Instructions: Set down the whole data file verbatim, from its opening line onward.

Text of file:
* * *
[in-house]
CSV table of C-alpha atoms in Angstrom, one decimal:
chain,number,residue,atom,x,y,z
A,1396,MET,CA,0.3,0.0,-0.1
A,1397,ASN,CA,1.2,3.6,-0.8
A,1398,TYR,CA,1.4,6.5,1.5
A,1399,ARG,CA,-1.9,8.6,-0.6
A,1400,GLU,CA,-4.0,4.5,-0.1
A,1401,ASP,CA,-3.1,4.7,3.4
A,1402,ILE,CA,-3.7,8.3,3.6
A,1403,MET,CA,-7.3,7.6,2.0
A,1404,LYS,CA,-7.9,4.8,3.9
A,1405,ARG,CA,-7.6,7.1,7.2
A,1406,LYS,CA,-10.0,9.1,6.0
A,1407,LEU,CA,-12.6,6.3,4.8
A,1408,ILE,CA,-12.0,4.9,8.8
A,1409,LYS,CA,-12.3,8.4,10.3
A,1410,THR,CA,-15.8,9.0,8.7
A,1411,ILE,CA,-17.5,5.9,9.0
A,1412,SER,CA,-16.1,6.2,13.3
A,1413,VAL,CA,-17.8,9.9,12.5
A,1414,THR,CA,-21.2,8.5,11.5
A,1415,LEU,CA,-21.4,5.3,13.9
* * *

[in-house]
CSV table of C-alpha atoms in Angstrom, one decimal:
chain,number,residue,atom,x,y,z
A,1396,MET,CA,0.3,0.0,-0.1
A,1397,ASN,CA,1.2,3.6,-0.8
A,1398,TYR,CA,1.4,6.5,1.5
A,1399,ARG,CA,-1.9,8.6,-0.6
A,1400,GLU,CA,-4.0,4.5,-0.1
A,1401,ASP,CA,-3.1,4.7,3.4
A,1402,ILE,CA,-3.7,8.3,3.6
A,1403,MET,CA,-7.3,7.6,2.0
A,1404,LYS,CA,-7.9,4.8,3.9
A,1405,ARG,CA,-7.6,7.1,7.2
A,1406,LYS,CA,-10.0,9.1,6.0
A,1407,LEU,CA,-12.6,6.3,4.8
A,1408,ILE,CA,-12.0,4.9,8.8
A,1409,LYS,CA,-12.3,8.4,10.3
A,1410,THR,CA,-15.8,9.0,8.7
A,1411,ILE,CA,-17.5,5.9,9.0
A,1412,SER,CA,-16.1,6.2,13.3
A,1413,VAL,CA,-17.8,9.9,12.5
A,1414,THR,CA,-21.2,8.5,11.5
A,1415,LEU,CA,-21.4,5.3,13.9